The present invention also relates to a membrane electrode assembly and a method for the manufacture thereof wherein one or both of the electrodes are the gas diffusion electrode of the present invention. A still further aspect of the present invention relates to a fuel cell and a method for the manufacture thereof comprising at least one gas diffusion electrode of the present invention.

The present invention is not limited to the use of the gas diffusion electrode in a fuel cell and any electrochemical device which comprises a gas diffusion electrode of the invention is within its scope.

The structure of the present invention is not necessarily limited to gas diffusion electrodes but may also be useful in structures where a robust catalyst containing gas porous structure is required for such purposes as gas recombination in sealed batteries (to prevent pressure build up from the electrolysis of the electrolyte) and oxygen scavenging of enclosed systems that require the removal of oxygen to very low levels using the reaction with hydrogen.

The present invention will now be described by way of example only which is not intended to be limiting thereof.

The materials of the invention can be employed as either the anode or cathode, and indeed both anode and cathode in the electrochemical cells of the specific application. In the following examples, the electrodes are incorporated as the cathode in membrane electrode assemblies (MEAs) and evaluated in a proton exchange membrane fuel cell, with hydrogen as the anode fuel and air or pure oxygen as the cathode oxidant. It is at the cathode that the majority of cell performance (voltage) losses occur in cells operating with hydrogen as the fuel. The MEAs were fabricated by hot pressing the anode and cathode against each face of the solid proton conducting electrolyte membrane, as is commonly practised in the art.

The anodes were of the more conventional type, currently widely employed in the PEMFC. They comprised a conventional pre-teflonated rigid conducting carbon fibre paper substrate (Toray TGP-H-090, available from Toray Industries Inc, Tokyo, Japan) to which was applied a layer of a 20 wt % platinum, 10 wt % ruthenium catalyst, supported on Cabot VULCAN carbon black XC72R (from Johnson Matthey Inc, New Jersey, USA), at an electrode platinum loading of 0.25 mg/cm2 of electrode geometric area. The MEAs were evaluated in a PEMFC single cell, with a geometric electrochemically active area of 50 cm2. The single cell consisted of graphite plates into which flowfields were machined to distribute reactant gases and humidification water, and remove products. The MEA was located between the flowfield plates. The operation of the single cell was controlled from a purpose built test station facility (from GlobeTech, of Bryans, Tex., USA). The "performance" of the fuel cell was assessed by measuring the voltage and current density relationship using a standard operating procedure. Unless otherwise stated, these conditions were typically, a reactant gas inlet temperature of 80° C., a pressure of both anode and cathode reactant gases of 3 atmospheres, and a reactant stoichiometry of 1.5 for hydrogen and 2.0 for air.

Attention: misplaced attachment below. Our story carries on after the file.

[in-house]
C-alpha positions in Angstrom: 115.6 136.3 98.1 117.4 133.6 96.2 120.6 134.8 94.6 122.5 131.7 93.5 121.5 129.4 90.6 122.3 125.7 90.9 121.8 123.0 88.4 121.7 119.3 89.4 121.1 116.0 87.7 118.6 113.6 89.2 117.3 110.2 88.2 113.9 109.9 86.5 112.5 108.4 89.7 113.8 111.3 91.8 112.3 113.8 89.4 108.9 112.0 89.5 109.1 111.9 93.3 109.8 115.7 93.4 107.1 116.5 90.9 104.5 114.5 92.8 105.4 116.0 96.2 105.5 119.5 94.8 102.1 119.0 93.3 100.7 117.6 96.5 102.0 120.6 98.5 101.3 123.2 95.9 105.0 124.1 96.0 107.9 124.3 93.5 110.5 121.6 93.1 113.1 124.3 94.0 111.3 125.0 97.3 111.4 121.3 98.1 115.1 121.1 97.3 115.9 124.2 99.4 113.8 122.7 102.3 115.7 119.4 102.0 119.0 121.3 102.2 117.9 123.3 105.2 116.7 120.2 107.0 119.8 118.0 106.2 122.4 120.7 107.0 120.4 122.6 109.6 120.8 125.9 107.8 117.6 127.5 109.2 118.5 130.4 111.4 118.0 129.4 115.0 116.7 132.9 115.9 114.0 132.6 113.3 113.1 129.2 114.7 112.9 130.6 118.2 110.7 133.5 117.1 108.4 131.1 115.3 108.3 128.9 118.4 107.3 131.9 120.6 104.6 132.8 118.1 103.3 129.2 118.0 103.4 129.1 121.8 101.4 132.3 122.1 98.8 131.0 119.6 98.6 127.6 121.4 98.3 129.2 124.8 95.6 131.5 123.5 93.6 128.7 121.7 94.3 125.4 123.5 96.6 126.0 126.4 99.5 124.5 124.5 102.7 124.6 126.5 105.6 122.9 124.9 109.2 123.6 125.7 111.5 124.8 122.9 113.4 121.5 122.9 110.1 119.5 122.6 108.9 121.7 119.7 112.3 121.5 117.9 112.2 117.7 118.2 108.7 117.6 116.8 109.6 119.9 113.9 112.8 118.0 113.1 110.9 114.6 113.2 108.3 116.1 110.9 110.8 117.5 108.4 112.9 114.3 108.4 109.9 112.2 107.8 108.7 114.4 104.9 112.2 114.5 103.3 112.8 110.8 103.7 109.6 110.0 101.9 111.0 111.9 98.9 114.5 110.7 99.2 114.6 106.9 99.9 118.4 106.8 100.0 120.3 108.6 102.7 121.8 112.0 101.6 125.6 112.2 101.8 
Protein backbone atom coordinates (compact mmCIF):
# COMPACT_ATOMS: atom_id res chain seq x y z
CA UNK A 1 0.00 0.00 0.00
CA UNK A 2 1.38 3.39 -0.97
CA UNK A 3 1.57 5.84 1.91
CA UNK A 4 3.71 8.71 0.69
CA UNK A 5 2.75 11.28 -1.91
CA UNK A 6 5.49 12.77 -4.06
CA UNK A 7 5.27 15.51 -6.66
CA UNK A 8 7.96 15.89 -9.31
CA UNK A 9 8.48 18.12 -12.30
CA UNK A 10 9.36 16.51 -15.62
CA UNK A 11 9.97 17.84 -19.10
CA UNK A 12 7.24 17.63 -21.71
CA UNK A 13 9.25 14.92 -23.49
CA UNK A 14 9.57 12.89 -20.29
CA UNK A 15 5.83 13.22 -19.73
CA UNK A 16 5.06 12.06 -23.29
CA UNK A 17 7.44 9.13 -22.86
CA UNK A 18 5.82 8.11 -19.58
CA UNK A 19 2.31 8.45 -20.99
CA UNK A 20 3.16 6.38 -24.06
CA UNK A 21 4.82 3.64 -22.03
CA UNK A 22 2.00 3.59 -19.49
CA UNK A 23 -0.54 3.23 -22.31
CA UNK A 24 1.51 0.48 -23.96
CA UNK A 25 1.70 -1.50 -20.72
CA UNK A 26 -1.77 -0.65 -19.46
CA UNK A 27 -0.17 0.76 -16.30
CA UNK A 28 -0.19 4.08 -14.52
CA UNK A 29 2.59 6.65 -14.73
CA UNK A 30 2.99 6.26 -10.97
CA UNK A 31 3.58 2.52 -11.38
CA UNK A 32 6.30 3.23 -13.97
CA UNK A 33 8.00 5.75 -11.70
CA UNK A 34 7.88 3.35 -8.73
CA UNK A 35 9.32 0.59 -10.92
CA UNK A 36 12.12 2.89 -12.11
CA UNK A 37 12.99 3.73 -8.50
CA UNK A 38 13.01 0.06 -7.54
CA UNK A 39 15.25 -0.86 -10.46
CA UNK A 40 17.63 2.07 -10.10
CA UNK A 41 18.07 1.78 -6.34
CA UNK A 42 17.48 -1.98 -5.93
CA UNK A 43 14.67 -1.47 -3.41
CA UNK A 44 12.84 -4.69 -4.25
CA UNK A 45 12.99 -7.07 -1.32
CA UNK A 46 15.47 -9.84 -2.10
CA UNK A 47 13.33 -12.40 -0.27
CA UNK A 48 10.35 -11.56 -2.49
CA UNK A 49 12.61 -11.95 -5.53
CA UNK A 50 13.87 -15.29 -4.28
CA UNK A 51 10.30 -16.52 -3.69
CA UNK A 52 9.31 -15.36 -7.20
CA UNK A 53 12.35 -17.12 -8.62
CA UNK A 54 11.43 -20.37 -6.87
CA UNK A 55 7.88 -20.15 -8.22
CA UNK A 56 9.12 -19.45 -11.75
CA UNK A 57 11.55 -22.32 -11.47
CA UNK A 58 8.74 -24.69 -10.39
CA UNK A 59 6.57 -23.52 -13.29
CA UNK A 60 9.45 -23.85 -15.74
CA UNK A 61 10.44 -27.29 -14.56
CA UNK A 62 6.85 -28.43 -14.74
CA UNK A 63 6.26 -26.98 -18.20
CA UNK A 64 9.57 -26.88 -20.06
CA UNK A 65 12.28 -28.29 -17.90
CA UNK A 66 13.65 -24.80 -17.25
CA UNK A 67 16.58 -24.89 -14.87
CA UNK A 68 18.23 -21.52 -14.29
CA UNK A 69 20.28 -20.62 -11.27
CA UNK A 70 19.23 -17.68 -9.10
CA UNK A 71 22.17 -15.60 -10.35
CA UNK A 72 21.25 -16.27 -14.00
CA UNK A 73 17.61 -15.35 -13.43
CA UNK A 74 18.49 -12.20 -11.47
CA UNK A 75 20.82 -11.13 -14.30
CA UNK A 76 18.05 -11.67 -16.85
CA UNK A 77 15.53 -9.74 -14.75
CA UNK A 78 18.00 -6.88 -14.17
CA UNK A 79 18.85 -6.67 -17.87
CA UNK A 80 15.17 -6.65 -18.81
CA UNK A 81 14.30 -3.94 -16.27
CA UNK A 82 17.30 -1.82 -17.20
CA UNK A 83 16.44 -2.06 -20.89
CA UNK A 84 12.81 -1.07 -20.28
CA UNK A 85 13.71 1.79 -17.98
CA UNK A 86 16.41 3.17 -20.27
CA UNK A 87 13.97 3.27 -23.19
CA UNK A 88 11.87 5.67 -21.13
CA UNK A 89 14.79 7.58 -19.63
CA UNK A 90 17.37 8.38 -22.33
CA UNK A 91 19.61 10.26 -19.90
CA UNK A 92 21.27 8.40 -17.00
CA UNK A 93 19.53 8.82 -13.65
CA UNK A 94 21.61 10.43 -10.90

EXAMPLE 1

A first particulate catalyst component was provided by dispersing 50 weight parts of a carbon black (SHAWINIGAN black, from Chevron Chemicals, Houston, Tex. USA) in 1200 parts of demineralised water. To this was added 6 weight parts of polytetrafluoroethylene (PTFE) as a dispersion in water (ICI FLUON GP1, 64 wt % solids suspension) and the mixture stirred to entrain the PTFE particles within the carbon catalyst material. The slurry was redispersed using a high shear mixer to produce a smooth mixture.

A second particulate catalyst material was provided by dispersing 100 weight parts of a 40 wt % platinum catalyst, supported on carbon black (Johnson Matthey FC-40) in 30 parts of a 9.5% dispersion of NAFION EW1100 (E I DuPont De Nemours & Co.) in water, prepared according to methods described in EPA 731,520. The particulate catalyst was dispersed using a high shear mixer to produce a smooth mixture.